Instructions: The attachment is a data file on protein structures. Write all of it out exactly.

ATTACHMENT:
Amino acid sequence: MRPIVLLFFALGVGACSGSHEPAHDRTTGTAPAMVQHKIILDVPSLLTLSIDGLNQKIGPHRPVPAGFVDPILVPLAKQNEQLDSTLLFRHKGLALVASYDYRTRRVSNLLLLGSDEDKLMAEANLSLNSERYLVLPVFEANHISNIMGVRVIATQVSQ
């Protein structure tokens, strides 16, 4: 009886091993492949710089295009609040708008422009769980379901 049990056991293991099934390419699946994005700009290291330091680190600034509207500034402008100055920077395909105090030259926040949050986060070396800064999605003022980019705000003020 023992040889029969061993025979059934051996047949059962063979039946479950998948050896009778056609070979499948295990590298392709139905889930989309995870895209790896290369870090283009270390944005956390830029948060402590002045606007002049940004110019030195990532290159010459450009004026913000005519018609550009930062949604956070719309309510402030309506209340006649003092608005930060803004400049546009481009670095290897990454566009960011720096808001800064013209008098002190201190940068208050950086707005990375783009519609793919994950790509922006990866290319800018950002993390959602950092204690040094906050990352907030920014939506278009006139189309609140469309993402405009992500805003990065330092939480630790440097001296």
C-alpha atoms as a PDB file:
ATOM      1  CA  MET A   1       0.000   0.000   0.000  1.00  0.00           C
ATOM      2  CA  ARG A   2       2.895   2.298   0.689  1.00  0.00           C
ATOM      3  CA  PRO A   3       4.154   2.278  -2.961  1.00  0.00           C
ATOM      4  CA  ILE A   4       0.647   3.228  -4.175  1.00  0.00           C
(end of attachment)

Amino acid sequence: MRPIVLLFFALGVGACSGSHEPAHDRTTGTAPAMVQHKIILDVPSLLTLSIDGLNQKIGPHRPVPAGFVDPILVPLAKQNEQLDSTLLFRHKGLALVASYDYRTRRVSNLLLLGSDEDKLMAEANLSLNSERYLVLPVFEANHISNIMGVRVIATQVSQ
């Protein structure tokens, strides 16, 4: 009886091993492949710089295009609040708008422009769980379901 049990056991293991099934390419699946994005700009290291330091680190600034509207500034402008100055920077395909105090030259926040949050986060070396800064999605003022980019705000003020 023992040889029969061993025979059934051996047949059962063979039946479950998948050896009778056609070979499948295990590298392709139905889930989309995870895209790896290369870090283009270390944005956390830029948060402590002045606007002049940004110019030195990532290159010459450009004026913000005519018609550009930062949604956070719309309510402030309506209340006649003092608005930060803004400049546009481009670095290897990454566009960011720096808001800064013209008098002190201190940068208050950086707005990375783009519609793919994950790509922006990866290319800018950002993390959602950092204690040094906050990352907030920014939506278009006139189309609140469309993402405009992500805003990065330092939480630790440097001296």
C-alpha atoms as a PDB file:
ATOM      1  CA  MET A   1       0.000   0.000   0.000  1.00  0.00           C
ATOM      2  CA  ARG A   2       2.895   2.298   0.689  1.00  0.00           C
ATOM      3  CA  PRO A   3       4.154   2.278  -2.961  1.00  0.00           C
ATOM      4  CA  ILE A   4       0.647   3.228  -4.175  1.00  0.00           C